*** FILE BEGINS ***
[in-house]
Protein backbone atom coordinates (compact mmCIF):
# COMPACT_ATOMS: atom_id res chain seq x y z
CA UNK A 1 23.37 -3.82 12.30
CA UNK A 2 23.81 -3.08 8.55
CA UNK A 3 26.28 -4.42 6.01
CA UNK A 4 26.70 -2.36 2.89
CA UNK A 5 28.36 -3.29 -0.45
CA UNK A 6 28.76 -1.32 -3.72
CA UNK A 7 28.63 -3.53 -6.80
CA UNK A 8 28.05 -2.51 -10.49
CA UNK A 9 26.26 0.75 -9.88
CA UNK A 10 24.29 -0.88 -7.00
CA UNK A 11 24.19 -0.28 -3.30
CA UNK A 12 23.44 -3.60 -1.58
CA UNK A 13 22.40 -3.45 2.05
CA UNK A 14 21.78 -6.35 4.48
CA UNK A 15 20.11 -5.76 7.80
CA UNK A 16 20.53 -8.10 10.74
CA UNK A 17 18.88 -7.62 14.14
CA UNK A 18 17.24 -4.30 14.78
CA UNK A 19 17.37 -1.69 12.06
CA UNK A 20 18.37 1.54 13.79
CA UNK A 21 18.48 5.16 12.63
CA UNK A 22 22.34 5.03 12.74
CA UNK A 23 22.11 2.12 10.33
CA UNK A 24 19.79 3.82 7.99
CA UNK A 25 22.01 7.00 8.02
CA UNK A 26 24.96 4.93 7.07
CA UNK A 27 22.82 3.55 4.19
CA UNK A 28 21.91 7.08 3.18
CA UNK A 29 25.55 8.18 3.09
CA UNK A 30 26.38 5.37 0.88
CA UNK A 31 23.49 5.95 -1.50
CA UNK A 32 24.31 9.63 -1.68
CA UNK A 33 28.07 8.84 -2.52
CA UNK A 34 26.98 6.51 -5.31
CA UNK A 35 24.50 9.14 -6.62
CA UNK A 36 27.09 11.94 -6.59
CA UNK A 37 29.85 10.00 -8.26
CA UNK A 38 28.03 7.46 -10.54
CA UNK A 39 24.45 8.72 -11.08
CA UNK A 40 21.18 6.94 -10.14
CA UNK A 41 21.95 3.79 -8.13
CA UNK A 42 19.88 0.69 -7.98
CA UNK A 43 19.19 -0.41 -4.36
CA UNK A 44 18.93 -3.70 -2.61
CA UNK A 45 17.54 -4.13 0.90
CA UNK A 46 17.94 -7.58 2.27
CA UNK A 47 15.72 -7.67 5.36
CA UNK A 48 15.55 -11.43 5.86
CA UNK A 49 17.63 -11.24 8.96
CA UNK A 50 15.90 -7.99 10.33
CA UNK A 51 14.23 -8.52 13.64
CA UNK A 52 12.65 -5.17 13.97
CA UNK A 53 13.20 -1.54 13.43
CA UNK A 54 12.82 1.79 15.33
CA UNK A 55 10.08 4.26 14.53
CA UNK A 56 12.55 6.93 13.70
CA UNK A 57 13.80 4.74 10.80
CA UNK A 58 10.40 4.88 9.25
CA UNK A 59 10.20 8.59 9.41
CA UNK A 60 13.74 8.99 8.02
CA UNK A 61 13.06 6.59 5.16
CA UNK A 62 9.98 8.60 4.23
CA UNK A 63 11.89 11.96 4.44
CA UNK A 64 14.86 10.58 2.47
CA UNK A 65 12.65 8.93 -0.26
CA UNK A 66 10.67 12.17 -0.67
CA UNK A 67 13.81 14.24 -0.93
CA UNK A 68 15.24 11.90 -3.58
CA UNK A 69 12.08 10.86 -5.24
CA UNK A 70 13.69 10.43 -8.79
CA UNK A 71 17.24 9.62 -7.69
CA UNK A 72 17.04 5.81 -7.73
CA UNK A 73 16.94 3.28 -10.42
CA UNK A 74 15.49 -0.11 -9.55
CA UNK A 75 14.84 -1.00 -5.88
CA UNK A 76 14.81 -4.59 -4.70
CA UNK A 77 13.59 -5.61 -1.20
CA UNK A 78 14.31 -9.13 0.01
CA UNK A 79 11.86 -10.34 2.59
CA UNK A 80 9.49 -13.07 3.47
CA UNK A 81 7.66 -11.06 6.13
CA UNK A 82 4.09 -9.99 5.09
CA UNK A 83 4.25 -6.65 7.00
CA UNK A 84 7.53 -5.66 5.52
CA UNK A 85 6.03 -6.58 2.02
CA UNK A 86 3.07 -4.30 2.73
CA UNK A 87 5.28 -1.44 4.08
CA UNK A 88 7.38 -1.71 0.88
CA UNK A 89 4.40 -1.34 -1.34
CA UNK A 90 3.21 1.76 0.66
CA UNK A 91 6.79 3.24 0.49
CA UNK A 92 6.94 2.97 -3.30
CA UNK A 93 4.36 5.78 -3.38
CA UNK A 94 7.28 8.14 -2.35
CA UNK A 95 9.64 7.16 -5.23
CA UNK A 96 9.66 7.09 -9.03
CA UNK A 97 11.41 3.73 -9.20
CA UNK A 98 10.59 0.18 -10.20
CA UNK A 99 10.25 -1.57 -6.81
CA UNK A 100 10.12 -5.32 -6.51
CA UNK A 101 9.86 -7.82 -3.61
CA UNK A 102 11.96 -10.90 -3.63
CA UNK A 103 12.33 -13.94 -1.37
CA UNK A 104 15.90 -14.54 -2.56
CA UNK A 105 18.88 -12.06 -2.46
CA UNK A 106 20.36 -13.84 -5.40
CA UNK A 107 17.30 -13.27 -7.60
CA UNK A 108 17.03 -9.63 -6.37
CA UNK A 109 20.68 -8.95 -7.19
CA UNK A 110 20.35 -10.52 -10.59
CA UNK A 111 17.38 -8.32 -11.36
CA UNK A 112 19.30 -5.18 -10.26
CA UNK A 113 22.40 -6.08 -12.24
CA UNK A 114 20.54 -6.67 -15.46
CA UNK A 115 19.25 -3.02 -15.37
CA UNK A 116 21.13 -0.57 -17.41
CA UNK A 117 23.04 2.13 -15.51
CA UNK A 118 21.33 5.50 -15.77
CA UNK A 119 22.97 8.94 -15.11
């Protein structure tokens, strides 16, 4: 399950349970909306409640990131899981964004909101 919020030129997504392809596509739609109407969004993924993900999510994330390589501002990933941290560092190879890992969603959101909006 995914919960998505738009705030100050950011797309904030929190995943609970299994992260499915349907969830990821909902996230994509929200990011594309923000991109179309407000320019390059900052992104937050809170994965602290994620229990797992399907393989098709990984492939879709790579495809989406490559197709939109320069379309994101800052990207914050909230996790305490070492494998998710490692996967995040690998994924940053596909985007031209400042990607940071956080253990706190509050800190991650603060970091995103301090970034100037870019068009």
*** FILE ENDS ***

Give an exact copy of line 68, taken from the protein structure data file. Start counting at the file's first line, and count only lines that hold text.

CA UNK A 65 12.65 8.93 -0.26